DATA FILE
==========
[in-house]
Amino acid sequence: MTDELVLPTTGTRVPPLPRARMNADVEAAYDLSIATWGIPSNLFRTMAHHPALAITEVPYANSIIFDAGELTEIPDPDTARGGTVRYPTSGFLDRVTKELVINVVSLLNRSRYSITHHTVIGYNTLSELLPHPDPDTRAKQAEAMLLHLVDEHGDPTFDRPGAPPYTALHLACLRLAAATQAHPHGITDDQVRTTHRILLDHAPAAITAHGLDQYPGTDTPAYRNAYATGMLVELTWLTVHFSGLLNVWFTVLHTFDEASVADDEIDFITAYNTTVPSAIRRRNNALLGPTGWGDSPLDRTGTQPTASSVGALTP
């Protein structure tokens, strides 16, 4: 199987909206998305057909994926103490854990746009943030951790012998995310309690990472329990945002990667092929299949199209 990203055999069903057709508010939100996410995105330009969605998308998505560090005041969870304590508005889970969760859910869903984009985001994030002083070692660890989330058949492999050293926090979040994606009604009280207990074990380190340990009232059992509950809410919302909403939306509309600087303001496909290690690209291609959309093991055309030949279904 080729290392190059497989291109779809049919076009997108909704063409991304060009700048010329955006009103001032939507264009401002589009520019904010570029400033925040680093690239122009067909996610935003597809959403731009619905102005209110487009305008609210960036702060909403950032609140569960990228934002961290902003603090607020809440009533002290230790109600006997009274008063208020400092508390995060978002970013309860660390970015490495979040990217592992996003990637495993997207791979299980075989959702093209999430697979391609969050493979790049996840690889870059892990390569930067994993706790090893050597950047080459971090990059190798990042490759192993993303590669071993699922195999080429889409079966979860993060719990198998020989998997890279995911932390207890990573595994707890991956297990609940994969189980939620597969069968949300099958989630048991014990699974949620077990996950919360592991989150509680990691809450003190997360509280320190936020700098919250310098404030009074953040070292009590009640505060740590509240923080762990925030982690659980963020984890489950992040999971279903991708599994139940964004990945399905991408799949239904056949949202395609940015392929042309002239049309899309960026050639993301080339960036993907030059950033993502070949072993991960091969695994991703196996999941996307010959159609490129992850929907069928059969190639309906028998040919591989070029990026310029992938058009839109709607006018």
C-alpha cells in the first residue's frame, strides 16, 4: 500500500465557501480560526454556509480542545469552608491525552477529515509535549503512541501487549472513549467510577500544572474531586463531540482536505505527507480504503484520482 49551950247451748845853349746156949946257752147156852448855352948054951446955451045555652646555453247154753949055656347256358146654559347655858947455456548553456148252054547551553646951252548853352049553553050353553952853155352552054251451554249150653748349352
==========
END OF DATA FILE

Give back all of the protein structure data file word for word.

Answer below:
[in-house]
Amino acid sequence: MTDELVLPTTGTRVPPLPRARMNADVEAAYDLSIATWGIPSNLFRTMAHHPALAITEVPYANSIIFDAGELTEIPDPDTARGGTVRYPTSGFLDRVTKELVINVVSLLNRSRYSITHHTVIGYNTLSELLPHPDPDTRAKQAEAMLLHLVDEHGDPTFDRPGAPPYTALHLACLRLAAATQAHPHGITDDQVRTTHRILLDHAPAAITAHGLDQYPGTDTPAYRNAYATGMLVELTWLTVHFSGLLNVWFTVLHTFDEASVADDEIDFITAYNTTVPSAIRRRNNALLGPTGWGDSPLDRTGTQPTASSVGALTP
């Protein structure tokens, strides 16, 4: 199987909206998305057909994926103490854990746009943030951790012998995310309690990472329990945002990667092929299949199209 990203055999069903057709508010939100996410995105330009969605998308998505560090005041969870304590508005889970969760859910869903984009985001994030002083070692660890989330058949492999050293926090979040994606009604009280207990074990380190340990009232059992509950809410919302909403939306509309600087303001496909290690690209291609959309093991055309030949279904 080729290392190059497989291109779809049919076009997108909704063409991304060009700048010329955006009103001032939507264009401002589009520019904010570029400033925040680093690239122009067909996610935003597809959403731009619905102005209110487009305008609210960036702060909403950032609140569960990228934002961290902003603090607020809440009533002290230790109600006997009274008063208020400092508390995060978002970013309860660390970015490495979040990217592992996003990637495993997207791979299980075989959702093209999430697979391609969050493979790049996840690889870059892990390569930067994993706790090893050597950047080459971090990059190798990042490759192993993303590669071993699922195999080429889409079966979860993060719990198998020989998997890279995911932390207890990573595994707890991956297990609940994969189980939620597969069968949300099958989630048991014990699974949620077990996950919360592991989150509680990691809450003190997360509280320190936020700098919250310098404030009074953040070292009590009640505060740590509240923080762990925030982690659980963020984890489950992040999971279903991708599994139940964004990945399905991408799949239904056949949202395609940015392929042309002239049309899309960026050639993301080339960036993907030059950033993502070949072993991960091969695994991703196996999941996307010959159609490129992850929907069928059969190639309906028998040919591989070029990026310029992938058009839109709607006018």
C-alpha cells in the first residue's frame, strides 16, 4: 500500500465557501480560526454556509480542545469552608491525552477529515509535549503512541501487549472513549467510577500544572474531586463531540482536505505527507480504503484520482 49551950247451748845853349746156949946257752147156852448855352948054951446955451045555652646555453247154753949055656347256358146654559347655858947455456548553456148252054547551553646951252548853352049553553050353553952853155352552054251451554249150653748349352